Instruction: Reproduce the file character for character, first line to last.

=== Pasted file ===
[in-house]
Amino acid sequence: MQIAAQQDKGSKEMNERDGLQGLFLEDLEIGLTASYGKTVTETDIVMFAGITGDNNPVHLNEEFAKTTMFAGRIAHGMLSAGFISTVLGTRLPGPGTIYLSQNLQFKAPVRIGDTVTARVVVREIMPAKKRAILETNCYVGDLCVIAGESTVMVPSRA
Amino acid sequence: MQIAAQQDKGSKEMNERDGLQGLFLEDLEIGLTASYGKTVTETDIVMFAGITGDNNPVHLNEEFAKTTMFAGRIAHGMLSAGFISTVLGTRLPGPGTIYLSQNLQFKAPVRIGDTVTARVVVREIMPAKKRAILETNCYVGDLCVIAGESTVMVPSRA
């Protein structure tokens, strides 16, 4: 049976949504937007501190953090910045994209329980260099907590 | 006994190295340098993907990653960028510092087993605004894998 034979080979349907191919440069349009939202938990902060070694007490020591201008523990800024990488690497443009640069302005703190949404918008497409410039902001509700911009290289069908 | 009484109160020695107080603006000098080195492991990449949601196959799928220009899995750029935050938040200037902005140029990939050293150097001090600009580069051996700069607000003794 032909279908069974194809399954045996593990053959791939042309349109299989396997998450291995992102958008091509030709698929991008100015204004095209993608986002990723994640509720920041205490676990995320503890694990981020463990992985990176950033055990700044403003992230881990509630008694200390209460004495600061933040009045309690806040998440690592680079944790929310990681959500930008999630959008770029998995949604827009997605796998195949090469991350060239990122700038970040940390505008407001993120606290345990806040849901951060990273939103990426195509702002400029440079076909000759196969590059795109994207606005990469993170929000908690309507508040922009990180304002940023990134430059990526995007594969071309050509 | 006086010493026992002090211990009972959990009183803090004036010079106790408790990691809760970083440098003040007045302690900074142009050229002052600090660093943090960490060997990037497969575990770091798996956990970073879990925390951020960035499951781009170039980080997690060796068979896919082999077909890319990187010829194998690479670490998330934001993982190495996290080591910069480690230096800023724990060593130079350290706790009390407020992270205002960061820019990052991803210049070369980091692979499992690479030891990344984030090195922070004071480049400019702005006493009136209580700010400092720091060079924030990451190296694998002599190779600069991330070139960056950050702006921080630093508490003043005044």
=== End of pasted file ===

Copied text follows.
[in-house]
Amino acid sequence: MQIAAQQDKGSKEMNERDGLQGLFLEDLEIGLTASYGKTVTETDIVMFAGITGDNNPVHLNEEFAKTTMFAGRIAHGMLSAGFISTVLGTRLPGPGTIYLSQNLQFKAPVRIGDTVTARVVVREIMPAKKRAILETNCYVGDLCVIAGESTVMVPSRA
Amino acid sequence: MQIAAQQDKGSKEMNERDGLQGLFLEDLEIGLTASYGKTVTETDIVMFAGITGDNNPVHLNEEFAKTTMFAGRIAHGMLSAGFISTVLGTRLPGPGTIYLSQNLQFKAPVRIGDTVTARVVVREIMPAKKRAILETNCYVGDLCVIAGESTVMVPSRA
């Protein structure tokens, strides 16, 4: 049976949504937007501190953090910045994209329980260099907590 | 006994190295340098993907990653960028510092087993605004894998 034979080979349907191919440069349009939202938990902060070694007490020591201008523990800024990488690497443009640069302005703190949404918008497409410039902001509700911009290289069908 | 009484109160020695107080603006000098080195492991990449949601196959799928220009899995750029935050938040200037902005140029990939050293150097001090600009580069051996700069607000003794 032909279908069974194809399954045996593990053959791939042309349109299989396997998450291995992102958008091509030709698929991008100015204004095209993608986002990723994640509720920041205490676990995320503890694990981020463990992985990176950033055990700044403003992230881990509630008694200390209460004495600061933040009045309690806040998440690592680079944790929310990681959500930008999630959008770029998995949604827009997605796998195949090469991350060239990122700038970040940390505008407001993120606290345990806040849901951060990273939103990426195509702002400029440079076909000759196969590059795109994207606005990469993170929000908690309507508040922009990180304002940023990134430059990526995007594969071309050509 | 006086010493026992002090211990009972959990009183803090004036010079106790408790990691809760970083440098003040007045302690900074142009050229002052600090660093943090960490060997990037497969575990770091798996956990970073879990925390951020960035499951781009170039980080997690060796068979896919082999077909890319990187010829194998690479670490998330934001993982190495996290080591910069480690230096800023724990060593130079350290706790009390407020992270205002960061820019990052991803210049070369980091692979499992690479030891990344984030090195922070004071480049400019702005006493009136209580700010400092720091060079924030990451190296694998002599190779600069991330070139960056950050702006921080630093508490003043005044």